Think we're PC prisoners now with our Web surfing addictions and video games with 999 levels? Just wait, hermits in training--online film is giving us even fewer reasons to leave the house or office.
With 20 percent of home users set to have broadband access by 2002 and video technologies improving daily, home theater will prove true to its name. Though downloading feature-length films via the Internet probably won't be practical for a few years, the demand for short films and animation is already soaring.
"The emergence of a whole new species of online film broker demonstrates there's certainly a market for [short films and animation], both on the consumer and the business-to-business ends," confirms Aram Sinnreich, an analyst of consumer content strategies at Internet research firm Jupiter Communications.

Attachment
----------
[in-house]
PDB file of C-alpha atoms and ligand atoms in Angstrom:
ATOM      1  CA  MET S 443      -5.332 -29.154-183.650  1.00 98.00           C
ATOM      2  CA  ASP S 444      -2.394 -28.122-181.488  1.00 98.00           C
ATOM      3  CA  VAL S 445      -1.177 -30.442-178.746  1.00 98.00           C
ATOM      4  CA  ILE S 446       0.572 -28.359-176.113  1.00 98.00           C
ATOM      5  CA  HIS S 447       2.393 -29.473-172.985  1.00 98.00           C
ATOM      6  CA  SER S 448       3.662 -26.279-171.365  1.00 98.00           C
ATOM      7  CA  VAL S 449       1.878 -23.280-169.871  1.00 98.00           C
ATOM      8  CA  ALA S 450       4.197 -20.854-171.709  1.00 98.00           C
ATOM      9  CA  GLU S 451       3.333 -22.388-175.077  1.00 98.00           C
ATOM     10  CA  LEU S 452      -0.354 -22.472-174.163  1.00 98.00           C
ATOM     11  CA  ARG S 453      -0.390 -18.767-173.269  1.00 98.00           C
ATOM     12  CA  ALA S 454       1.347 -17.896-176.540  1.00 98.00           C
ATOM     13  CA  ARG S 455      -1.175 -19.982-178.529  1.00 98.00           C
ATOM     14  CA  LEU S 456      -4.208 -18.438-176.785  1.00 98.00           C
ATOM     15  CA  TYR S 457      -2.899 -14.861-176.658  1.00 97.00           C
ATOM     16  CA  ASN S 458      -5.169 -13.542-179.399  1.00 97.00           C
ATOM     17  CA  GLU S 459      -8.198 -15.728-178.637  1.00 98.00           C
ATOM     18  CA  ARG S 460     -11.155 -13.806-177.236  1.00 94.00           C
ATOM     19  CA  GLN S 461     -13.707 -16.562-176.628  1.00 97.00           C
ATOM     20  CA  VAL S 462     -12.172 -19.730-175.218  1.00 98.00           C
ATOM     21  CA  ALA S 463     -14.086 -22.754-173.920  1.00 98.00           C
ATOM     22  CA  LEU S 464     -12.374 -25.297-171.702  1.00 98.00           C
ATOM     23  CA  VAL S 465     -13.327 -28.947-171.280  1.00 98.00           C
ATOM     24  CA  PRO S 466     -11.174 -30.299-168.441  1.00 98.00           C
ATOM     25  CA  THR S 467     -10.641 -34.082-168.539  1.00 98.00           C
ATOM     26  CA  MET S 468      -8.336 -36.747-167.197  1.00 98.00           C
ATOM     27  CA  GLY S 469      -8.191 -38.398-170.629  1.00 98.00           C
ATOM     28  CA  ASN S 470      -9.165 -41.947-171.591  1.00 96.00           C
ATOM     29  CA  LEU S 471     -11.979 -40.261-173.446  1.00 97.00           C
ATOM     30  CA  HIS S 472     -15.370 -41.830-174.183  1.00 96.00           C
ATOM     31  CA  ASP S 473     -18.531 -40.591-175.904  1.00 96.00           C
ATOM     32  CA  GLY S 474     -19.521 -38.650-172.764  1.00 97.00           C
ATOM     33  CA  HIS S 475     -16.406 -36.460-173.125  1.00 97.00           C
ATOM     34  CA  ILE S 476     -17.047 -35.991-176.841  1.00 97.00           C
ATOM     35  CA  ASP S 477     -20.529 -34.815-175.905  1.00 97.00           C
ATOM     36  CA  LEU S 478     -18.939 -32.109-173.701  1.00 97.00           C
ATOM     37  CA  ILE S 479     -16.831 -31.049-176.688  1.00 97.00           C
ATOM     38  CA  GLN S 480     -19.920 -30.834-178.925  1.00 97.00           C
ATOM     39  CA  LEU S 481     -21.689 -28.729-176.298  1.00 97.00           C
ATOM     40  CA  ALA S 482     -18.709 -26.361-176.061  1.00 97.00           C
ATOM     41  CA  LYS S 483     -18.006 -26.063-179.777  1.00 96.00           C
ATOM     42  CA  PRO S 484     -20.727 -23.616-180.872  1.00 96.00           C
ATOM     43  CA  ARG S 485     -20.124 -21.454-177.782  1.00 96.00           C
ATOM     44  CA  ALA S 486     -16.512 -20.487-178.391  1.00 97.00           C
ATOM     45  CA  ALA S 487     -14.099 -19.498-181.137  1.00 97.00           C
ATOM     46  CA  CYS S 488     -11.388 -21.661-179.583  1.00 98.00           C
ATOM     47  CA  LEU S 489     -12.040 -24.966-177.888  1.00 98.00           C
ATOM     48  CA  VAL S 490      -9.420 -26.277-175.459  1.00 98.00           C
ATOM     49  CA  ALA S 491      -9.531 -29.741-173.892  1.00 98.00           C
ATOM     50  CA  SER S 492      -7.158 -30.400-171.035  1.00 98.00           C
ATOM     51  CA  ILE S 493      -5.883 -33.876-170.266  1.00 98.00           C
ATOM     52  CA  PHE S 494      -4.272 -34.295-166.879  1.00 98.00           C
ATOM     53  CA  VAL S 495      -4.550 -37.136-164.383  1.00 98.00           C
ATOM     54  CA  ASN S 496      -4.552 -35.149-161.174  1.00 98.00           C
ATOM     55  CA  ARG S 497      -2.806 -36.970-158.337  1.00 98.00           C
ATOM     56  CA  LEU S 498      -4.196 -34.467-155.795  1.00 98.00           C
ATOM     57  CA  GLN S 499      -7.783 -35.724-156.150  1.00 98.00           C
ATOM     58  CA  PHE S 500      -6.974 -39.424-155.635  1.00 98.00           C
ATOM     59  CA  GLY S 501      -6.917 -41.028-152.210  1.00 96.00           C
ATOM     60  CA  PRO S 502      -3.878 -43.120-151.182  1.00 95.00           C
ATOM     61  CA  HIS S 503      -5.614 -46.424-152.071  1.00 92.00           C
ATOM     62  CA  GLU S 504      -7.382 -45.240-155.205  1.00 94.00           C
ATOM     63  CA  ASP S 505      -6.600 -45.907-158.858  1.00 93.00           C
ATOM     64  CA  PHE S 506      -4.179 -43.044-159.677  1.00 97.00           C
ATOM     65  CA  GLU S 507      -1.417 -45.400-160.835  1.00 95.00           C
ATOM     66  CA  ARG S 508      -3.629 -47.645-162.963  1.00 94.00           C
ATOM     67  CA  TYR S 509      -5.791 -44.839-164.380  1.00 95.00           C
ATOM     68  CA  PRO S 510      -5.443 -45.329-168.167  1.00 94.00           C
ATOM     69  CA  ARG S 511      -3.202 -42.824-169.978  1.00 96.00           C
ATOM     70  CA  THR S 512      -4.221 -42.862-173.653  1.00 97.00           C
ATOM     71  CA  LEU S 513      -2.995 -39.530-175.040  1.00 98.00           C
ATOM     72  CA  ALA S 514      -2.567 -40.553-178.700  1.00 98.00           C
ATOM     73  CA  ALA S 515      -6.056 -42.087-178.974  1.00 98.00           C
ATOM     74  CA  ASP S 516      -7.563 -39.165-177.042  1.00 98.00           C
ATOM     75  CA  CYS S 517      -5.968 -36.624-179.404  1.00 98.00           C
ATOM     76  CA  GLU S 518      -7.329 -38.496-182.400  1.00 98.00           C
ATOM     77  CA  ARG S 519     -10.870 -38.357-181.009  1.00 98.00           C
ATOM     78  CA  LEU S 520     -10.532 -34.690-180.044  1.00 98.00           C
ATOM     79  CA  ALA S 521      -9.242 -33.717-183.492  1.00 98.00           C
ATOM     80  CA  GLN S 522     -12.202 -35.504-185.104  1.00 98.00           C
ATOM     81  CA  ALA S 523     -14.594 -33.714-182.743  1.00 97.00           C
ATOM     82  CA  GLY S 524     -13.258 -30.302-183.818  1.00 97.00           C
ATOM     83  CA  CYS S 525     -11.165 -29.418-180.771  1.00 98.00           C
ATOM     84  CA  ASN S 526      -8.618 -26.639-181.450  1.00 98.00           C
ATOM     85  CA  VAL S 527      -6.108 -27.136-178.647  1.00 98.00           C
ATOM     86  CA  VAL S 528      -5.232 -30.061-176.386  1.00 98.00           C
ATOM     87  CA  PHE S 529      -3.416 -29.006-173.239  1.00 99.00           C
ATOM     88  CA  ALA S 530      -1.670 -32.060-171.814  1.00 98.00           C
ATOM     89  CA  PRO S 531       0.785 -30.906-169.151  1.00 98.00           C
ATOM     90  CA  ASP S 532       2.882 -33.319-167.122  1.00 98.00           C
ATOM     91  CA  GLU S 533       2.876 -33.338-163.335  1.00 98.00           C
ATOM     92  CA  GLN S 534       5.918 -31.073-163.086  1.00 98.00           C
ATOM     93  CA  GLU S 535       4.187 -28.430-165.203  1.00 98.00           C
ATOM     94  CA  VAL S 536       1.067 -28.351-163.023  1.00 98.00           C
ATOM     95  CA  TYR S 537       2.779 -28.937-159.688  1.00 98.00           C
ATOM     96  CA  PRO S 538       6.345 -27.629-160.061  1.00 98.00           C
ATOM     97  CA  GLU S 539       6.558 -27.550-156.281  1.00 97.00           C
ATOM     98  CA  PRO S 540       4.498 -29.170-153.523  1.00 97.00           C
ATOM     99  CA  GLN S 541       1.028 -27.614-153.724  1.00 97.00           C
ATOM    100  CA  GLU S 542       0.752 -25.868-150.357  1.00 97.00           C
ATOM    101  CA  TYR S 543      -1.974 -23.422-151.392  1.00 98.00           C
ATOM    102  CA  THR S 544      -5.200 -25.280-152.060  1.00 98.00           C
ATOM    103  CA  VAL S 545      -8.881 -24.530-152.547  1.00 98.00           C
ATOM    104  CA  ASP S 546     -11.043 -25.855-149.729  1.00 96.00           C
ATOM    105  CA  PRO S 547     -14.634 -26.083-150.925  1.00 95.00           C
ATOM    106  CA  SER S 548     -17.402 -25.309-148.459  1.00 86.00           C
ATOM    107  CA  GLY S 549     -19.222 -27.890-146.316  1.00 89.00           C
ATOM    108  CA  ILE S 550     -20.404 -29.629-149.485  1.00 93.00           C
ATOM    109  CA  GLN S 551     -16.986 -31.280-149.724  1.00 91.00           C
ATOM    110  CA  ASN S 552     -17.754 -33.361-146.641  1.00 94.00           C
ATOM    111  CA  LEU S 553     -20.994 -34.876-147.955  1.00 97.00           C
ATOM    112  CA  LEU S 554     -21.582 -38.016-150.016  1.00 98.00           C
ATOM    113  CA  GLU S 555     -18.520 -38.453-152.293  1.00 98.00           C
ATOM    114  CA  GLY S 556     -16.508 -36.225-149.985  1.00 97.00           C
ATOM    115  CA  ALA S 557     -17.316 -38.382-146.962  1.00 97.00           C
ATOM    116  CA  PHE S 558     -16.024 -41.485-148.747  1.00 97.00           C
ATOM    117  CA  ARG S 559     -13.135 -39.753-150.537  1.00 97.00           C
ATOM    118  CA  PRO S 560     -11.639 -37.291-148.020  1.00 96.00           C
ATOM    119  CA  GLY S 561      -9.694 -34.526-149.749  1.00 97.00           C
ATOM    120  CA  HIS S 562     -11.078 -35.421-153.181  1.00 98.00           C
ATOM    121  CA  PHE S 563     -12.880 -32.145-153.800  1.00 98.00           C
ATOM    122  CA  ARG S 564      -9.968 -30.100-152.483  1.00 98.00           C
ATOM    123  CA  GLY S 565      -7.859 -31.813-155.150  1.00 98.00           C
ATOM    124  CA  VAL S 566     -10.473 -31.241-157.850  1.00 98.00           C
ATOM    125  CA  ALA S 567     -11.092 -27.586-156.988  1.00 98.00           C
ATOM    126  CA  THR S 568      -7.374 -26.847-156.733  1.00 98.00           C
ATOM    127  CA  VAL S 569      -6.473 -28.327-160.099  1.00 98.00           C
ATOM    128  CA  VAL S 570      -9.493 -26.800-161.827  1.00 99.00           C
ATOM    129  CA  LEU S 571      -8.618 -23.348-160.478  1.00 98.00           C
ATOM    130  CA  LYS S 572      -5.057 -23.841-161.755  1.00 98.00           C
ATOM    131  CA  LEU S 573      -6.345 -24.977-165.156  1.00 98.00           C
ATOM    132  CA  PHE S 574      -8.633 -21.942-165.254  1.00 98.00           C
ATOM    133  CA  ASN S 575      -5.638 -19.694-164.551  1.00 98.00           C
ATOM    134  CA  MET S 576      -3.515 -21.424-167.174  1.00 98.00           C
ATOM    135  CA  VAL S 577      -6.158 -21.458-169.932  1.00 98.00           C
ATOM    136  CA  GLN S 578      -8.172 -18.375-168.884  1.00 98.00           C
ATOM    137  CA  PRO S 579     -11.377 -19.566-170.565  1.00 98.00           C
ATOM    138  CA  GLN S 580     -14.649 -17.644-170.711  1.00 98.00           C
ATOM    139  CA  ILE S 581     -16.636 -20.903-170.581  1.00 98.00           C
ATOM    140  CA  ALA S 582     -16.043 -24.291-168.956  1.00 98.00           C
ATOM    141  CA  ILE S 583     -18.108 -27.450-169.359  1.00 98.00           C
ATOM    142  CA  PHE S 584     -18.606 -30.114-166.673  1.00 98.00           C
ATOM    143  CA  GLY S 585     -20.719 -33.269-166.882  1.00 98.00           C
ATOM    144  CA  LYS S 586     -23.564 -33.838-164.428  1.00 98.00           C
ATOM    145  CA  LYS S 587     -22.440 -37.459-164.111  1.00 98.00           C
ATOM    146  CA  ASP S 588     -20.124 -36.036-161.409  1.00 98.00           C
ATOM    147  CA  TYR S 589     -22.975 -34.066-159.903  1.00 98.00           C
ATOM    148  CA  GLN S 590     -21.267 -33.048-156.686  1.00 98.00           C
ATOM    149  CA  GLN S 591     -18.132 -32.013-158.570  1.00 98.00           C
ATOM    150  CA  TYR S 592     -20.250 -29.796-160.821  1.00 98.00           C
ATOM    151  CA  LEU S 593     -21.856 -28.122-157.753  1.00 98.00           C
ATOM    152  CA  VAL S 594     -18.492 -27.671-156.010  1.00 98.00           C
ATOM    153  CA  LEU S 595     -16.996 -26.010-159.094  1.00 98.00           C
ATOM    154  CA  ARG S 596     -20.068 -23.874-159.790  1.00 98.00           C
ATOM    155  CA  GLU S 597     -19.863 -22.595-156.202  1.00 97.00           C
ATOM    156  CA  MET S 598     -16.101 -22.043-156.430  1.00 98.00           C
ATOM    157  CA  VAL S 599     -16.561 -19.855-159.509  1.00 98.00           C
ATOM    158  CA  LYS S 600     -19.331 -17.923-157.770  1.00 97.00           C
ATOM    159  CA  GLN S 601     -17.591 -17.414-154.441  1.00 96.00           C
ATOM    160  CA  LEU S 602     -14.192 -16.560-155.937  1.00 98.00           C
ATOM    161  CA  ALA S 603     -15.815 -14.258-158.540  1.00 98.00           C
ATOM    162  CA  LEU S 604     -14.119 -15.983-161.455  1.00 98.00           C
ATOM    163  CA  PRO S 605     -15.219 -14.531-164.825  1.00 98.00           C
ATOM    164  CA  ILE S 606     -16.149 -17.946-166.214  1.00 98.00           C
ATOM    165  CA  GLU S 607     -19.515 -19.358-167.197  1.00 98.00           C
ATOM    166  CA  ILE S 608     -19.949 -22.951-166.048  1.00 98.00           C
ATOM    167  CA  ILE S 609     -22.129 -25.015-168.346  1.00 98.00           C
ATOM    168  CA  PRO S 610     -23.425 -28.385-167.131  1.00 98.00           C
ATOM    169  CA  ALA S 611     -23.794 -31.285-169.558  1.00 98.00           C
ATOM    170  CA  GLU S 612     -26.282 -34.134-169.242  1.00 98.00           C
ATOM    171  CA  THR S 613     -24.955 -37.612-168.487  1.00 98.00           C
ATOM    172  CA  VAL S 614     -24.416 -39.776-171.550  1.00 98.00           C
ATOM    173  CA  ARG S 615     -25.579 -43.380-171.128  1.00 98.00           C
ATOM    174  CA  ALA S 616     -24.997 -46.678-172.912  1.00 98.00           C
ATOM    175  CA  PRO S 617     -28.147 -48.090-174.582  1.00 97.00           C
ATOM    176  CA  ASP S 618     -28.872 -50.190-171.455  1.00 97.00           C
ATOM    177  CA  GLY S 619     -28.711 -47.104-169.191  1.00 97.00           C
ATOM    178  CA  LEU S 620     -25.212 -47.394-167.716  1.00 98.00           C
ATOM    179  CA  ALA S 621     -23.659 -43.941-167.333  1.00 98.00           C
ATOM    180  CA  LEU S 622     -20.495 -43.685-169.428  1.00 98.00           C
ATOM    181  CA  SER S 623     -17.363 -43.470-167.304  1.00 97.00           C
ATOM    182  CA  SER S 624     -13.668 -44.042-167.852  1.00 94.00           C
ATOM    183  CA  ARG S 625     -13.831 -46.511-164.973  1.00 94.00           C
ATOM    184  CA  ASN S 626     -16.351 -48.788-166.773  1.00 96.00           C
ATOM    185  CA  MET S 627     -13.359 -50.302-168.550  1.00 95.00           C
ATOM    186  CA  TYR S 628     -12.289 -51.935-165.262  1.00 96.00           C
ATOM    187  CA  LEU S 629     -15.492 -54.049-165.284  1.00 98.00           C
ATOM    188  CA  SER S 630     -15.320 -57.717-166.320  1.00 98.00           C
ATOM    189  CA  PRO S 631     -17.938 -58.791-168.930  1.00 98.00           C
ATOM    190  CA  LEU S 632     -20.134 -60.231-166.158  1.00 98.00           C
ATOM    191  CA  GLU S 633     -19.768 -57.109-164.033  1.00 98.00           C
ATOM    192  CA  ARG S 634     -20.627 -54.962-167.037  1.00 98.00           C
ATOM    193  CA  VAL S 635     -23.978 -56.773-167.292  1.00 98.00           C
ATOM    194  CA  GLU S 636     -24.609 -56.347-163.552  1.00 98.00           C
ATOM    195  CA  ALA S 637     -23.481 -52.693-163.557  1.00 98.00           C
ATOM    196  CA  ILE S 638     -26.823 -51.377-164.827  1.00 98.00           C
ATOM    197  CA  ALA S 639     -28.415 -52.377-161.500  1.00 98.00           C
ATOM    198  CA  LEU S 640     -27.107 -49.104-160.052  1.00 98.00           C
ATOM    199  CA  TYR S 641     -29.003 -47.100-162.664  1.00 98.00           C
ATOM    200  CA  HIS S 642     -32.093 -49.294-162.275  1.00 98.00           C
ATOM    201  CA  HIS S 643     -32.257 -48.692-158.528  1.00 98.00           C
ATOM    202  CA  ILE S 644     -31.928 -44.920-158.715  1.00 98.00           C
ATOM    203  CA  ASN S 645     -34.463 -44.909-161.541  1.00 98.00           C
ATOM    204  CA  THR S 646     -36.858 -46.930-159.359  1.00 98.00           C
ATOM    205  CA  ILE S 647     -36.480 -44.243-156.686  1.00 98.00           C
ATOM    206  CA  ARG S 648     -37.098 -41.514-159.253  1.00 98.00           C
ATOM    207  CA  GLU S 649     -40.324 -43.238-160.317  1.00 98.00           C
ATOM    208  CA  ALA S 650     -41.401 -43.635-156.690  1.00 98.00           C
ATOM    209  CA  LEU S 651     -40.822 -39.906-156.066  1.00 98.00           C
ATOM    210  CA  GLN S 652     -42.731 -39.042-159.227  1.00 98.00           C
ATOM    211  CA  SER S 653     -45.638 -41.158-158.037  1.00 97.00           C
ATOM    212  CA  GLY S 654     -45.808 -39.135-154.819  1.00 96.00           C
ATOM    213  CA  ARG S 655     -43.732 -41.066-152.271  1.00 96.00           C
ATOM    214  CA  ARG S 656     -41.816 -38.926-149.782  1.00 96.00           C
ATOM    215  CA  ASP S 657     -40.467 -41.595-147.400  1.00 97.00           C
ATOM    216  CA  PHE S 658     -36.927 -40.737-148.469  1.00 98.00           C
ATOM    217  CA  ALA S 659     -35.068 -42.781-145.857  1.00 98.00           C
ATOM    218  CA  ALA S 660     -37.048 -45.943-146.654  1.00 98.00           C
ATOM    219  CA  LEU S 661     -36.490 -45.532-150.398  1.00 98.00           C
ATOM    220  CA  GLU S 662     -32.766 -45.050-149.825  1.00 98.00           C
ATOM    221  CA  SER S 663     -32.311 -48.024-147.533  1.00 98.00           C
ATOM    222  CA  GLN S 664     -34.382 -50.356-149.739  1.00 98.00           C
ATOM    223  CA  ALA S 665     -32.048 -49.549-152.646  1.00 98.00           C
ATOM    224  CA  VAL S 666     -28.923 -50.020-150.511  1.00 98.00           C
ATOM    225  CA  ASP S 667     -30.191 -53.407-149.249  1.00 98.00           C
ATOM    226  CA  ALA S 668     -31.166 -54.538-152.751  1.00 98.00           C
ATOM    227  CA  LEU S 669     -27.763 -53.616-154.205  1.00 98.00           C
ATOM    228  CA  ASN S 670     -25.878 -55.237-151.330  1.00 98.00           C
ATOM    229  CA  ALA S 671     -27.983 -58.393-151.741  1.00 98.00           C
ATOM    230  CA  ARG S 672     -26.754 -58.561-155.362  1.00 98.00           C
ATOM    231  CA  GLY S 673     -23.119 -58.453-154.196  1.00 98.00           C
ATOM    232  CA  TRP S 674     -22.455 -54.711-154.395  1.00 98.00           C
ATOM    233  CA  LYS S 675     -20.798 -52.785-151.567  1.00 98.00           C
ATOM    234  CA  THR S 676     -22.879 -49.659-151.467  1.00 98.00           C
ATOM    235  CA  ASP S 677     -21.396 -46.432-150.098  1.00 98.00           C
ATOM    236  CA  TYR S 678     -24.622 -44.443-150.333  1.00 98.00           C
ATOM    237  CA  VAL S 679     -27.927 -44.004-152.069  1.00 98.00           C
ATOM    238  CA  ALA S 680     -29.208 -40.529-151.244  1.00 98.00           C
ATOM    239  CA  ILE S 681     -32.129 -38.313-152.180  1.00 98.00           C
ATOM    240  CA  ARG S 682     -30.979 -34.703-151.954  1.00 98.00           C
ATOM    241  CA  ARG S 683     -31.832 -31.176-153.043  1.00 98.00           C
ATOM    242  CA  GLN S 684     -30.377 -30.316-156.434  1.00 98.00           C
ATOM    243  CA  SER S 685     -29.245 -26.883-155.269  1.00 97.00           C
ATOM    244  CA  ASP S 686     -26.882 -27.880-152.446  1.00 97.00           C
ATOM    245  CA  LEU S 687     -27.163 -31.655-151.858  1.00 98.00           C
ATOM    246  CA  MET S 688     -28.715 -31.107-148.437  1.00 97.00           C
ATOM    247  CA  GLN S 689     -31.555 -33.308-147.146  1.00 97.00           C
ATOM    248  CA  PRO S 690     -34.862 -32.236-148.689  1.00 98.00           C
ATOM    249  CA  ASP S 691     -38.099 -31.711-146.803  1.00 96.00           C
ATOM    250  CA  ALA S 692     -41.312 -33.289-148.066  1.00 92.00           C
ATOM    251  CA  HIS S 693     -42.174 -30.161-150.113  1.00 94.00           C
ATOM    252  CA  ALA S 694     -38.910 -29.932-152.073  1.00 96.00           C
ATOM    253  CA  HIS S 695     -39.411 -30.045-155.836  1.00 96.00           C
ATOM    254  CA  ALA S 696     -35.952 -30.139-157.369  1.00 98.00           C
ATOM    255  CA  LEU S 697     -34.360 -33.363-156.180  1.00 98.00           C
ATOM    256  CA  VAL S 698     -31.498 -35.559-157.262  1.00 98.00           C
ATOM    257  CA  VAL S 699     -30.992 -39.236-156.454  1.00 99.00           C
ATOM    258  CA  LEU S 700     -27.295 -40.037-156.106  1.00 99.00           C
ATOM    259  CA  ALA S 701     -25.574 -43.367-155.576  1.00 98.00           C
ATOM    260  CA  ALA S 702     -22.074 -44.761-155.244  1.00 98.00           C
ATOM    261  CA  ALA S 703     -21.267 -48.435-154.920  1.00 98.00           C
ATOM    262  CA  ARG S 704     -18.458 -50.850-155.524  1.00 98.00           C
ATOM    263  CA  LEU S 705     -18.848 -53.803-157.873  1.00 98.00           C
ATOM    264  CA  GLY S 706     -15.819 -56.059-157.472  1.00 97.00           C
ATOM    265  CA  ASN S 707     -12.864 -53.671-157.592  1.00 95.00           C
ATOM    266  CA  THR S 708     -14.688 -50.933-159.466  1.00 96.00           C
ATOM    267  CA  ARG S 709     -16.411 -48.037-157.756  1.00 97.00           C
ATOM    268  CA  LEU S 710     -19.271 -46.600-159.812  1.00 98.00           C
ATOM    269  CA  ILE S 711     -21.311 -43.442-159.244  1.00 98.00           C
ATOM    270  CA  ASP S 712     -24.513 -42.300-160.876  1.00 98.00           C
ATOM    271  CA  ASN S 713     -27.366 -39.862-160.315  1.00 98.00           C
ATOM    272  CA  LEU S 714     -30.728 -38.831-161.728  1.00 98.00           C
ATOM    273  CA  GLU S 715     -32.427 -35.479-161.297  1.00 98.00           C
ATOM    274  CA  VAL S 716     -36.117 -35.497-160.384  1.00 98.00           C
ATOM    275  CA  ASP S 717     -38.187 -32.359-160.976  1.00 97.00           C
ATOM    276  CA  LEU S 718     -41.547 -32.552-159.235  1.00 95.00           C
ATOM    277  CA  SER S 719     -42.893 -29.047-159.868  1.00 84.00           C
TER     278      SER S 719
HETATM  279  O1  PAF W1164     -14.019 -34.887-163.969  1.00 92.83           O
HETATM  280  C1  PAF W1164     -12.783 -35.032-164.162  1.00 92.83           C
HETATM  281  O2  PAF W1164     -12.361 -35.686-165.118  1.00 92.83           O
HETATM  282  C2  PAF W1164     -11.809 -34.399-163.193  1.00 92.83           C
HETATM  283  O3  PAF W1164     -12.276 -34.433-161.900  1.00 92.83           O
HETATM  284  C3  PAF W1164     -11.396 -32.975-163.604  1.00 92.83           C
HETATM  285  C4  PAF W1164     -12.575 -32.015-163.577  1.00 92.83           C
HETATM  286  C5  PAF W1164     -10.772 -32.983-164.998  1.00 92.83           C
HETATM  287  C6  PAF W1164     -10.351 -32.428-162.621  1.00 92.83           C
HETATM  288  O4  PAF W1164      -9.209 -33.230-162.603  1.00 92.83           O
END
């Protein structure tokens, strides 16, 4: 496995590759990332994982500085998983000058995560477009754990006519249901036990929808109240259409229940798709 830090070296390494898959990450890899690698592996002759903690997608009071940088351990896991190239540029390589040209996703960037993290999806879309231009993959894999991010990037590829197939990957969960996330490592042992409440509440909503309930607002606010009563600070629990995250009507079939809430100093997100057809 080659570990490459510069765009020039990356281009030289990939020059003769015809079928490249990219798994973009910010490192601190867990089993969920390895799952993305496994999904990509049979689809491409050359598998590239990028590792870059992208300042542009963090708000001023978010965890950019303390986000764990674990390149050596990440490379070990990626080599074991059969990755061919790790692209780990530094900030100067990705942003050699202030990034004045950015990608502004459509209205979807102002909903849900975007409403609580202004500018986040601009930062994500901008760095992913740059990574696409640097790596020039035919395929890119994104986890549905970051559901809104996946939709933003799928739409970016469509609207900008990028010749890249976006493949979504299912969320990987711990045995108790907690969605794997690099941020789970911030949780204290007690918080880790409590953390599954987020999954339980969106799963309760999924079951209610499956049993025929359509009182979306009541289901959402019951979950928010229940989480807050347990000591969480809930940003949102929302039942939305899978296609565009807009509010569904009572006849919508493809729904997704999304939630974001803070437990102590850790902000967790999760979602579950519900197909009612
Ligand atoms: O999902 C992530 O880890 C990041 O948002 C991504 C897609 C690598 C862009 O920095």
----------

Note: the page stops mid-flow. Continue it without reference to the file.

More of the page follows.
"People like to see leading-edge, independent [entertainment], and shorts are the most leading edge," says Mika Salmi, 34, founder of AtomFilms, an online and offline distributor of short films and animation in Seattle.
After living in Europe, where film shorts are common, Salmi (at right) wrote up a business plan for short-film distribution and sat on it until 1998, when both he and the technology were ready to start film distribution on the Net. AtomFilms licensed more than 250 films in its first six months. The company distributes them to other sites and offline companies, like HBO and major airlines, adding to its sales from e-commerce, advertising and sponsorship.
AtomFilms had its first big online hit with the animated short Gerbil in a Microwave (5 million-plus e-mailed and downloaded), and Salmi sees his company finding many more. "Long term, our plan is to become experts in Web programming," Salmi says. "There are going to be a lot of Internet-based hits like the Dancing Baby, [and] we're all about finding the next South Park or other hot property."